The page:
Notre-Dame: What to know about efforts to save the historic cathedral


By Vandana Rambaran-Fox News

One of the world’s most renowned Catholic cathedrals, Notre-Dame in Paris, suffered massive damage after a fire tore through the 12-century-old structure in April, destroying its roof and causing its spire to collapse.

Now a vulnerable structure, it is estimated that it could cost anywhere from $1.13 billion to $2.3 billion to repair the historic landmark.

So far, $800 million has been pledged in reconstruction funds and the French army general in charge of rebuilding the cathedral says renovation work will begin later in 2020.

Gen. Jean-Louis Georgelin told a French parliament commission on Jan. 22 that workers were still securing the structure, which had 50,000 tubes of scaffolding crisscrossed along the back as ongoing renovations were already taking place when the fire broke out on April 15, 2019.

Removing those scaffolding without further destabilizing the structure is one of the toughest parts of the cleanup but specialists plan on doing so by mid-February.

The roof, which toppled in flames, threatened the stability of the massive stone structure and made the surviving vaults within particularly vulnerable to damage.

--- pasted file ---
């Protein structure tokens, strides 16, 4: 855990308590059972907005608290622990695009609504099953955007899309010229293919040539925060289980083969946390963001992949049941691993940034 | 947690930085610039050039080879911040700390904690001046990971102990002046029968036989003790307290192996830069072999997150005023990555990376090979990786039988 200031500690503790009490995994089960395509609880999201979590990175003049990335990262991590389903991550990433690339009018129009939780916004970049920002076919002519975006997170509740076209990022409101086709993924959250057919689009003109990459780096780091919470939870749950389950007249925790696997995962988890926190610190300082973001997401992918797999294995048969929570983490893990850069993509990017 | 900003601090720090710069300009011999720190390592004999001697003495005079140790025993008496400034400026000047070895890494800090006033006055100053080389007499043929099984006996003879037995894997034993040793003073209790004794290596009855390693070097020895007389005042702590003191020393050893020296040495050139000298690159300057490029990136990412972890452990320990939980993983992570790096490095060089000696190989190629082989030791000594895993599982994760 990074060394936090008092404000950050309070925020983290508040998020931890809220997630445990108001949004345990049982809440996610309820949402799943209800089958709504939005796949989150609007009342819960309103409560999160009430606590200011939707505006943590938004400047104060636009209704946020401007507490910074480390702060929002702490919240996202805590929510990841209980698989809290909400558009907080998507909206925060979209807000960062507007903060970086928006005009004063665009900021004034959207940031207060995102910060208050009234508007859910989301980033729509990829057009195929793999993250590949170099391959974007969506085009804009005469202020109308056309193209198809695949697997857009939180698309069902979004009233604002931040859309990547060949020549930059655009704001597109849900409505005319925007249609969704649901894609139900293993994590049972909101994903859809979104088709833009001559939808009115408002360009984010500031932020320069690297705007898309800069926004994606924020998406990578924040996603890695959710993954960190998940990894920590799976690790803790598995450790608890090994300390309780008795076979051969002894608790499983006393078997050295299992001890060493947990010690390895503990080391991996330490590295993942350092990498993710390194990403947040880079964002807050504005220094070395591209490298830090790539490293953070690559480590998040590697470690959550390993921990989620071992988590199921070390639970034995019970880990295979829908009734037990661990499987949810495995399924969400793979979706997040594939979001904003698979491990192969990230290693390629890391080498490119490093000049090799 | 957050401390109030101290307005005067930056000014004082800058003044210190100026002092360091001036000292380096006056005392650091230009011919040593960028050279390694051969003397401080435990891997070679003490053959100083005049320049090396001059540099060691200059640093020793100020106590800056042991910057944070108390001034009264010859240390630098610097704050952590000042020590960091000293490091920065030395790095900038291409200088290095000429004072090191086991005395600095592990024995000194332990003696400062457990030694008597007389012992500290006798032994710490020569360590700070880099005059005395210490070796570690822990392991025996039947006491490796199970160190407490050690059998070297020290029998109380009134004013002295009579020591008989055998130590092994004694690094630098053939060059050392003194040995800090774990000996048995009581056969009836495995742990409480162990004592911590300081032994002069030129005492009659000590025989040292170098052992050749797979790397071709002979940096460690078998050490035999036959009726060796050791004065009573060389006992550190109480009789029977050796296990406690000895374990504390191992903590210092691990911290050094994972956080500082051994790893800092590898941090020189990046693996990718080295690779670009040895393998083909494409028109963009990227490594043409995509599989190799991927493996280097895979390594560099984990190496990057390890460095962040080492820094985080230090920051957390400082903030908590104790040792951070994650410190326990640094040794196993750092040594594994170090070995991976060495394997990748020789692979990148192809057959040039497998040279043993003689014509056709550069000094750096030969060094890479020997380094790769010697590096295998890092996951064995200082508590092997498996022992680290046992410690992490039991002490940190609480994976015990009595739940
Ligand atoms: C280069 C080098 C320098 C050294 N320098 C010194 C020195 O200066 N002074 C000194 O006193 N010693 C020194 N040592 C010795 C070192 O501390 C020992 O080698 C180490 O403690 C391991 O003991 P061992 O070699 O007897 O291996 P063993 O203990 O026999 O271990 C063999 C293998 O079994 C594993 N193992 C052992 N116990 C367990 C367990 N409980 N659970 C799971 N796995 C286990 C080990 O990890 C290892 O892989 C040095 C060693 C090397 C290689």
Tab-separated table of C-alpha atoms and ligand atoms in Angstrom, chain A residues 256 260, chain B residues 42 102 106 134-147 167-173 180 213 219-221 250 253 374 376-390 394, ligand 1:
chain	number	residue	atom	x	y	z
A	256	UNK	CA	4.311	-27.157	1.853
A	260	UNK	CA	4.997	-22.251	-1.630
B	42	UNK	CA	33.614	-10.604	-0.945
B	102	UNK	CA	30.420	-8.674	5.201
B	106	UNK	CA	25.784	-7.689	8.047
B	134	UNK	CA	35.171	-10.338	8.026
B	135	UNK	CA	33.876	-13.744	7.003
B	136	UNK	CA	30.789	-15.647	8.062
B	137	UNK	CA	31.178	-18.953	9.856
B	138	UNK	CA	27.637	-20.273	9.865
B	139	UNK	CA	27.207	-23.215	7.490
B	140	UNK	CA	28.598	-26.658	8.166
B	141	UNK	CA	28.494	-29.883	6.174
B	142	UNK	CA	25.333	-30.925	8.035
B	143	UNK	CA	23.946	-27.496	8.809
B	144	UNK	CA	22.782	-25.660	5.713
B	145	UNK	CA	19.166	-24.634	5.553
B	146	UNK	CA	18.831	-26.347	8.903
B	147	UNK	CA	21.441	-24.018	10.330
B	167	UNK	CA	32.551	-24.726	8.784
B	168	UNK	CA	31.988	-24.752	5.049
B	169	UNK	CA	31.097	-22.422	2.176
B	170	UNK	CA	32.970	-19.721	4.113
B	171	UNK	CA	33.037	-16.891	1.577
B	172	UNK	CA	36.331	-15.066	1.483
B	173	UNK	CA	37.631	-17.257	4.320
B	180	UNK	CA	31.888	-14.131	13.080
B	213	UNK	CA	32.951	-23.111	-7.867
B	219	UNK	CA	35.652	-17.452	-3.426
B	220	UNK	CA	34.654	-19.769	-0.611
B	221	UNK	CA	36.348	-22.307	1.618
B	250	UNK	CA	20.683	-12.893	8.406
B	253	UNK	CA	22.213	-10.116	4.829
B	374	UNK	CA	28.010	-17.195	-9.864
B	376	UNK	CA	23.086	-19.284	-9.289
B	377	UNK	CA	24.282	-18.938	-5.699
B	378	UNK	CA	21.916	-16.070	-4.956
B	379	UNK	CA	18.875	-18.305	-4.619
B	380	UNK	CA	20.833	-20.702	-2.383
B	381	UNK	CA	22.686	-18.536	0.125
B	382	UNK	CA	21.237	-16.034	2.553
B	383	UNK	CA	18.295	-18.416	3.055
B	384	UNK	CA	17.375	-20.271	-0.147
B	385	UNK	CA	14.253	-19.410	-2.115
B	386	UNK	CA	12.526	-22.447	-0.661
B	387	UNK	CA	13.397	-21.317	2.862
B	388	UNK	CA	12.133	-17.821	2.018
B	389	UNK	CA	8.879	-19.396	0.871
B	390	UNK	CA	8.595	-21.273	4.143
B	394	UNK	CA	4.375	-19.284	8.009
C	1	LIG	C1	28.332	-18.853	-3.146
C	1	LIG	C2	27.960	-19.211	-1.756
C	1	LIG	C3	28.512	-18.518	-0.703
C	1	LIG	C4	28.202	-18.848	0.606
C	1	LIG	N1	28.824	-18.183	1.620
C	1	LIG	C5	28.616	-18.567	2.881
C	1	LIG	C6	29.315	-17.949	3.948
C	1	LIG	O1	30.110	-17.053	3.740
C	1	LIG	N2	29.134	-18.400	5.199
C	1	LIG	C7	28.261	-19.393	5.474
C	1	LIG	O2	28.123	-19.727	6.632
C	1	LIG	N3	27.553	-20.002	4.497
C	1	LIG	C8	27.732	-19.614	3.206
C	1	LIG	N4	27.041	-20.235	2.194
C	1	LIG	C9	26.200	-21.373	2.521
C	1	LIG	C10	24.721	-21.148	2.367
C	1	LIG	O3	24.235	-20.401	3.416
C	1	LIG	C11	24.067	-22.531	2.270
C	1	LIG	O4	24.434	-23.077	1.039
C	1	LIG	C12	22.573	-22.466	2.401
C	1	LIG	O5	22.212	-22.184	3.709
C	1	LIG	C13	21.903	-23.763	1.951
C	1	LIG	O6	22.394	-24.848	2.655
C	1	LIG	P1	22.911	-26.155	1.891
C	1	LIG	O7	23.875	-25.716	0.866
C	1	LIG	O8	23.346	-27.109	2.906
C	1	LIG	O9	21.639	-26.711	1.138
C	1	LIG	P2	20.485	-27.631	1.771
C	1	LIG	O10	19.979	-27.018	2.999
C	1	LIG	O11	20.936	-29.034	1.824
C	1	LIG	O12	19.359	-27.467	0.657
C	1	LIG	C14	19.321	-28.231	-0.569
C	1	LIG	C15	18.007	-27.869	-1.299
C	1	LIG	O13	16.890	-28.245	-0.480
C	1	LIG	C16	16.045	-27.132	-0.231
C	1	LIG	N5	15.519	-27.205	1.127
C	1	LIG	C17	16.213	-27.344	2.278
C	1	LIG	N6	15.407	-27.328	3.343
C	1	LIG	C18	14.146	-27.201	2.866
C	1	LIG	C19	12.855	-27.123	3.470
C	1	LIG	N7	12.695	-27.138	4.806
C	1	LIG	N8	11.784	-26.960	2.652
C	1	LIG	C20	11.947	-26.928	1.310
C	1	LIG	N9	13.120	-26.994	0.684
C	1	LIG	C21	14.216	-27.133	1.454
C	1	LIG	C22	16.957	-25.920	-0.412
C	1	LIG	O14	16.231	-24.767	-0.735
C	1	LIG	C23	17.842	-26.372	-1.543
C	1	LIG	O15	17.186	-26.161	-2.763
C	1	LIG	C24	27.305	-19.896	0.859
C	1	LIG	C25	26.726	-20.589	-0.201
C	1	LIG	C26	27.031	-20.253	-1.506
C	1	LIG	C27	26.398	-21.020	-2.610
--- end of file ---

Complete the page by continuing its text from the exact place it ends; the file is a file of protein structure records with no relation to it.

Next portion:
Monsignor Patrick Chauvet told The Associated Press in December that “there is maybe a 50 percent chance it will be saved. There is also a 50 percent chance of scaffolding falling onto the three vaults, so as you can see the building is still very fragile.”

The entire removal process for pre-existing construction elements will take four months and involve professional climbers removing 40,000 pieces of scaffolding weighing a total of 200 tons, Georgelin said.

Further complicating the project: the 460 tons of lead contained on the cathedral’s roof and spire, which blew through the city of Paris as the structure burned under the blaze. Notre-Dame must be completely cleared of the lead and decontaminated before experts are able to make decisions about how to start rebuilding the medieval landmark.

President Emmanuel Macron has vowed to rebuild the historic tourist attraction by 2024, the year that Paris will host the Summer Olympics, but some experts said it could take another three years before the cathedral is safe enough for people to re-enter.

Vandana Rambaran is a reporter covering news and politics at She can be found on Twitter @vandanarambaran



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